Readers' Forum - August 2003

by Rob Zorn
from the August 2003 Newsletter

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If you'd like to ask a question or request some help on any Actrix or Internet-related matter. Simply send me an e-mail with the word "forum" in the subject line and check back next month to see the results! By the same token, if you read something here and think you may have something to suggest, please feel more than free.

Hi Rob, I thought an excellent topic for one of your monthly newsletters would be to tell people how to forward e-mails properly, i.e. how to tidy them before they send them on, and how they should use BCC instead of CC when sending on jokes etc which stops your and your friends' names being sent around the world for some unscrupulous person to give to a Spammer. We are making it too easy for these Spammers if we don't learn how to protect ourselves. Regards Teresa

Hi Teresa, Thanks for what is really a very good idea. I've written on the reasons for using the BCC field before (see Using the CC and BCC Fields in E-mail), but I haven't really touched on it with regards to Spam protection. In the article I just mentioned I explain the difference between the CC field (Carbon Copy) and the BCC field (Blind Carbon Copy), and suggest some reasons you may wish to use either. You can click to read that article if you're interested, but for now we'll just touch on what the BCC field is, how to turn it on in Outlook Express and in Outlook, and why we should usually use if for the forwarding on of jokes and other entertaining or informative e-mails we think all our friends will also benefit from.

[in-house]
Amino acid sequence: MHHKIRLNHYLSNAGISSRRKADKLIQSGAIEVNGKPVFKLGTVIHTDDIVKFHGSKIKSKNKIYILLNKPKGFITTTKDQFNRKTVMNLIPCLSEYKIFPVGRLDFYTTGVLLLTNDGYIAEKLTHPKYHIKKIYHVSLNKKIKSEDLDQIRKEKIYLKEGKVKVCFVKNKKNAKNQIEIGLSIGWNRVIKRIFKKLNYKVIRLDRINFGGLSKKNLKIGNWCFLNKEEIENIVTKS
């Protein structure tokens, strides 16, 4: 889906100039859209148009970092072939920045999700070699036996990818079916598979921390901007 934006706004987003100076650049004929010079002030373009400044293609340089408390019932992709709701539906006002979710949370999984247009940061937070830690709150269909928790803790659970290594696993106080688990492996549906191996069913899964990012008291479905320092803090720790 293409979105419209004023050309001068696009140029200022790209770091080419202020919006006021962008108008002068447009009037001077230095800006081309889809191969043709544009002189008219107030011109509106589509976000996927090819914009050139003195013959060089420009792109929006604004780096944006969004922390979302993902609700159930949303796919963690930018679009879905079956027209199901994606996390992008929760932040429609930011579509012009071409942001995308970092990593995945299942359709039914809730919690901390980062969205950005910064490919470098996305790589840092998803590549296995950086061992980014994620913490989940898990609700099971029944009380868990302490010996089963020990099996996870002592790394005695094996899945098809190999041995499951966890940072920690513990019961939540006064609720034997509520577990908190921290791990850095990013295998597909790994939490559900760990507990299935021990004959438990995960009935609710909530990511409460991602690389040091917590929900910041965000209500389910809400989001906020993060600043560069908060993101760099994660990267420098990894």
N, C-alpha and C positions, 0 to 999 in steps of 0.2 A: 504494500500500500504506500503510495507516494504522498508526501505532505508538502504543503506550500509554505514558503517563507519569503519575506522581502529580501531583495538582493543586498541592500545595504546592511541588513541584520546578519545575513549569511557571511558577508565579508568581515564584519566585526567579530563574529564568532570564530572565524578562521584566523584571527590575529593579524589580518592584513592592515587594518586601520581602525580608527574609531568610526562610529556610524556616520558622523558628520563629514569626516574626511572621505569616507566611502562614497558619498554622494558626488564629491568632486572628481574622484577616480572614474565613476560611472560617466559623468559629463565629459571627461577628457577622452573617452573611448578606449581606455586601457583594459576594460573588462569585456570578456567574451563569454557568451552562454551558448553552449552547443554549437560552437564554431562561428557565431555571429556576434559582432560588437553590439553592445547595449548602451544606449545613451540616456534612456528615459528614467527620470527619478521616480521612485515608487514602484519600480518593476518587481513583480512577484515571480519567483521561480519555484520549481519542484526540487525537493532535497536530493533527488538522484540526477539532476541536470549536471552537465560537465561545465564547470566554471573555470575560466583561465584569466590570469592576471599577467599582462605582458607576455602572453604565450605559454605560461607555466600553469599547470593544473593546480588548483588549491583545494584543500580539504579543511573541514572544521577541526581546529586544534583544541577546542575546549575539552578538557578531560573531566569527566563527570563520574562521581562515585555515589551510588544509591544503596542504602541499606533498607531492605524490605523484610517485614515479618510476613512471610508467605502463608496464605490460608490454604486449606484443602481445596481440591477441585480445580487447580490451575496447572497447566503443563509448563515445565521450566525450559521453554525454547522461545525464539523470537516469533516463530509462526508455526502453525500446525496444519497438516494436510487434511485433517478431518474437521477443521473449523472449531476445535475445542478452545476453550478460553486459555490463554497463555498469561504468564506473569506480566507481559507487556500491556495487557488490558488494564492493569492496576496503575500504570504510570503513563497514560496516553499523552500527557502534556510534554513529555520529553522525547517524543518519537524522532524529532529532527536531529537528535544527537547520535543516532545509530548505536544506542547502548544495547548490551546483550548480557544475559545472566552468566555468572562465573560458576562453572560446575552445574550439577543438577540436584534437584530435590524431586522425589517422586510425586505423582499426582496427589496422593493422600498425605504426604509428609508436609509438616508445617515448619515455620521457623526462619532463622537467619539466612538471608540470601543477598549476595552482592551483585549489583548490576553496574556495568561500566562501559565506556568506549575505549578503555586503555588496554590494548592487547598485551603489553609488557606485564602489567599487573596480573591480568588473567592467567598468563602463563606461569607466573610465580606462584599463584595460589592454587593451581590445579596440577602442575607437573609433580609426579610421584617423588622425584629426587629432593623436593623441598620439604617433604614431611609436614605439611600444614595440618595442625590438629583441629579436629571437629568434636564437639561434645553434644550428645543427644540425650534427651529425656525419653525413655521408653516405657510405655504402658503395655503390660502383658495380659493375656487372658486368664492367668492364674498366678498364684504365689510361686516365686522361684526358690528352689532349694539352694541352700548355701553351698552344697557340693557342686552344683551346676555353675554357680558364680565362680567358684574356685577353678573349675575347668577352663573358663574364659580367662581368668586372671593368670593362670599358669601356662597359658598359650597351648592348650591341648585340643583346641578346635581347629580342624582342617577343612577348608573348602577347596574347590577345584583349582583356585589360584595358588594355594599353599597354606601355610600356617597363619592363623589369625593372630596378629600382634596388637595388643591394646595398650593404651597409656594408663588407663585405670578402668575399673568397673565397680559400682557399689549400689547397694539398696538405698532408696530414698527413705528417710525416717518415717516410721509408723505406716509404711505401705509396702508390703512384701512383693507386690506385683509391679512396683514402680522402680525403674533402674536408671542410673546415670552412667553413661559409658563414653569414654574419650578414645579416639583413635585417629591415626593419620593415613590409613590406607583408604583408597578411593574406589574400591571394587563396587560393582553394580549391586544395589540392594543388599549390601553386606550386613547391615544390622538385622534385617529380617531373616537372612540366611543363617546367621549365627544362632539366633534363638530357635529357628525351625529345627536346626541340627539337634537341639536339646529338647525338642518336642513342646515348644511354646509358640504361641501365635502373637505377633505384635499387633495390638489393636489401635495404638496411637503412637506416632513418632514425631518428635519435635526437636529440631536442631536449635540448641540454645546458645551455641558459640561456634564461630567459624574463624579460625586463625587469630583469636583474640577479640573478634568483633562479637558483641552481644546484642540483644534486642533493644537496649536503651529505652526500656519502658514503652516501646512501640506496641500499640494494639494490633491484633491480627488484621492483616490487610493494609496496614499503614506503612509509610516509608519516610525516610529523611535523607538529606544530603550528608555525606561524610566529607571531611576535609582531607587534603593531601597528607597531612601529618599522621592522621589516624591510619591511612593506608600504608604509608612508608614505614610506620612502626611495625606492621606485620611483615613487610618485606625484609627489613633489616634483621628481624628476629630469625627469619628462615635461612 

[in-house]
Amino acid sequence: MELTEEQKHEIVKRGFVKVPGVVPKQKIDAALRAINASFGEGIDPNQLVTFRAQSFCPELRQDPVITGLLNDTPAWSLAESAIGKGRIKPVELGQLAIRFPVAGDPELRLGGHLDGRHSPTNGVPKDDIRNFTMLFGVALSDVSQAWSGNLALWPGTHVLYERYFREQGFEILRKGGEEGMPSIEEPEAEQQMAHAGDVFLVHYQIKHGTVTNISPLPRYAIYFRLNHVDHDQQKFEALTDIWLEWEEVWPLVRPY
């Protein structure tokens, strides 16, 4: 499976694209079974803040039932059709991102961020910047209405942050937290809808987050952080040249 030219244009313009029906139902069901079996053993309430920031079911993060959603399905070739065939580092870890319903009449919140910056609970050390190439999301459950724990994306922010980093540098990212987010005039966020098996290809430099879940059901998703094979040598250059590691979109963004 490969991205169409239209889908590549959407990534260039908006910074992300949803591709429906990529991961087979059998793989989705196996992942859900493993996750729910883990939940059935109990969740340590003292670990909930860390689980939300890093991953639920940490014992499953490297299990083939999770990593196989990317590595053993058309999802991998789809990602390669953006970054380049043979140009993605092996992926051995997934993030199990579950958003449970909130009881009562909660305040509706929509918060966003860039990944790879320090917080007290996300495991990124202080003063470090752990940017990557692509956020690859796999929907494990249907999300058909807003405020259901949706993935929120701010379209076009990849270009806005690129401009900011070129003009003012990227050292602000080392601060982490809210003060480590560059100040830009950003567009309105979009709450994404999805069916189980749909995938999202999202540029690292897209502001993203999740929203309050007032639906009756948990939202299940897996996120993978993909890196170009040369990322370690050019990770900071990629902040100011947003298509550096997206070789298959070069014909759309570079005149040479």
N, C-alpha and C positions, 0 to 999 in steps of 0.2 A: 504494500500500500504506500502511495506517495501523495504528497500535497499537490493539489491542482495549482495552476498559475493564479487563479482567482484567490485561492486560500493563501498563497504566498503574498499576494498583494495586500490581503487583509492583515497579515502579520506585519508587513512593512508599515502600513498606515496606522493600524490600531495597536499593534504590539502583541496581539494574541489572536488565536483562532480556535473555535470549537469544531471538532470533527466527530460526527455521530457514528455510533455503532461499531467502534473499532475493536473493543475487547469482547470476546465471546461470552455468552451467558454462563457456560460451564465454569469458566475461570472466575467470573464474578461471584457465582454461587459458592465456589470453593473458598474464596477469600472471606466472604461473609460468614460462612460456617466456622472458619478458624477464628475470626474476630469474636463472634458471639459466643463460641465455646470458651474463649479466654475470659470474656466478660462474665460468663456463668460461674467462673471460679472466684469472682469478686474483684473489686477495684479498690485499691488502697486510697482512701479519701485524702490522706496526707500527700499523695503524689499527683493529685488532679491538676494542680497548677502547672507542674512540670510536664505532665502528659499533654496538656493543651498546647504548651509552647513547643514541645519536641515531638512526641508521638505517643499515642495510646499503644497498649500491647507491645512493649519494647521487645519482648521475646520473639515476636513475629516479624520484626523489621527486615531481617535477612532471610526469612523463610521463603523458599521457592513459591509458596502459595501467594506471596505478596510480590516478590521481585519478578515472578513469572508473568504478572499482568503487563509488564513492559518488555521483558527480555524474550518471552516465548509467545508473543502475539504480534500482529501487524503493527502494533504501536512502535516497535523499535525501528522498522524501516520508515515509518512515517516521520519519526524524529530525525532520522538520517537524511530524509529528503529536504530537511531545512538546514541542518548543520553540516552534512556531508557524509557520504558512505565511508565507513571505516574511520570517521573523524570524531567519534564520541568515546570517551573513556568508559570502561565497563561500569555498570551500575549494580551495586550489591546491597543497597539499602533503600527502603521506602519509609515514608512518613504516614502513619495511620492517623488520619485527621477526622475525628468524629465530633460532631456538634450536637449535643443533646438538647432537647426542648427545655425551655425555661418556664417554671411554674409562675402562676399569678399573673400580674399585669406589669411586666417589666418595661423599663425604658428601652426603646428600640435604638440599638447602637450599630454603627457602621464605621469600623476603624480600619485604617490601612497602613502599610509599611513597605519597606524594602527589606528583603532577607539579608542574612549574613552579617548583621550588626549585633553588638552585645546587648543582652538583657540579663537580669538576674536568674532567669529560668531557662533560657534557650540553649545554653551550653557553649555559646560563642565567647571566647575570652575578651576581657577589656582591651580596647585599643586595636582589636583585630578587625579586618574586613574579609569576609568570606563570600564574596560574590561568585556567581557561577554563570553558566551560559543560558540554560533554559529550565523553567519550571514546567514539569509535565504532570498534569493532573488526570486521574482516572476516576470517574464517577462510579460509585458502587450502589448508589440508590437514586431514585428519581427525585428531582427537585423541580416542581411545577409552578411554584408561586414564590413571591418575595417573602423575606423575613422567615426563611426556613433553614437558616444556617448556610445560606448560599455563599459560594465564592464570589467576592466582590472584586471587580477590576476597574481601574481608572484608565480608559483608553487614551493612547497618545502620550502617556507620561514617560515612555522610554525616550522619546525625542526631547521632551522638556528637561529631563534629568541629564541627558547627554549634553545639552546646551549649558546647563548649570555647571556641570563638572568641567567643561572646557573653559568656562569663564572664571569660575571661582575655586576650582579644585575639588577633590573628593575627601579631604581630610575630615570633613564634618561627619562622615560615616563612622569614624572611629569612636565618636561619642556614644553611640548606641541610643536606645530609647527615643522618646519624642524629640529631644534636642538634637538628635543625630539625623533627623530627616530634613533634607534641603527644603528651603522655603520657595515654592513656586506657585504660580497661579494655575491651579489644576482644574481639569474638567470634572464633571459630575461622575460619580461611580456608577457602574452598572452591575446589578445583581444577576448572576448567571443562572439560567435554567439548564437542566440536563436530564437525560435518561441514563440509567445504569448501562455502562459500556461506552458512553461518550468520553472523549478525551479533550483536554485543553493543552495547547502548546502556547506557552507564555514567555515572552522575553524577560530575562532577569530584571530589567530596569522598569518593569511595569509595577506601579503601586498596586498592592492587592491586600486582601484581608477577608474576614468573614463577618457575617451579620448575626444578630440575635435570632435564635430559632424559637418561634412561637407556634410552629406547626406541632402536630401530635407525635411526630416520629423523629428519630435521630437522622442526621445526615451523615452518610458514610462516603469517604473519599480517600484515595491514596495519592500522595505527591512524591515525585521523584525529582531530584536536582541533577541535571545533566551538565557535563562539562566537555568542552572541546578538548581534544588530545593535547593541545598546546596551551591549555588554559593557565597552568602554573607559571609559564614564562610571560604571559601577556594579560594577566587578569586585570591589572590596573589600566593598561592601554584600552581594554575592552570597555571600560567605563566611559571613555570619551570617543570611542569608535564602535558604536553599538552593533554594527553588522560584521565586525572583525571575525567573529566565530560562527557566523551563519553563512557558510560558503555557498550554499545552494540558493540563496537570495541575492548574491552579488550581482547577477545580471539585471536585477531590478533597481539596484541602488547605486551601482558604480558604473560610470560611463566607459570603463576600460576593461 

The BCC field is useful for just the reasons that Teresa mentions. Imagine you send a funny e-mail to 25 people and you put all those people in the CC field of the e-mail. Those people forward the e-mail on to 25 more people (and all the previous addresses it was sent to remain intact in the e-mail itself). We now have an e-mail travelling around the net that contains 50 valid and readable e-mail addresses. How many more forwards before 100s of e-mail addresses can be gleaned from this e-mail for use by a Spammer? The answer: not long!

If you want to copy lots of people in on an e-mail it is much better to use the BCC field. The BCC field excludes all other e-mail addresses from being listed with the e-mail, except for the one receiving it (unless these e-mail addresses are already included in the text of the e-mail itself). People who operate mailing lists often use this method. They leave the To: and CC: fields empty, and just put all the addresses they want to send to into the BCC: field. The people on the list receive an e-mail that is addressed to "Undisclosed Recipients." If you receive such an e-mail, the chances are you have been put into the BCC field.

By using this method, you ensure that e-mails circulating around the world don't have all those e-mail addresses in them for Spammers to harvest. Of course, this has other benefits as well. How often do we receive a funny or interesting e-mail, and we have to scroll down past screeds and screeds of e-mail addresses from previous forwards before we get to the bit that we're supposed to want to see? It's probably good practice on the whole, when forwarding e-mail, to remove the original sender's details unless there is a good reason to keep them included.

Outlook Express and Outlook do not have the BCC field showing by default, but with each program it is easy to turn this feature on.  To get the BCC field to appear in Outlook Express, open up a fresh new e-mail. Click the View Menu and then click a tick next to "All Headers" in the drop down menu. From now on all your new e-mails will have the BCC field included by default. To stop the BCC field from appearing, just click the View menu again in a freshly opened e-mail and click to remove the tick. In Outlook, you can turn the BCC field on by opening a fresh e-mail, clicking View, and then BCC Field. Be mindful that Outlook sometimes contracts its drop down menus hiding features that are rarely accessed, so you may have first to click the expansion arrows to get the whole drop down menu to appear.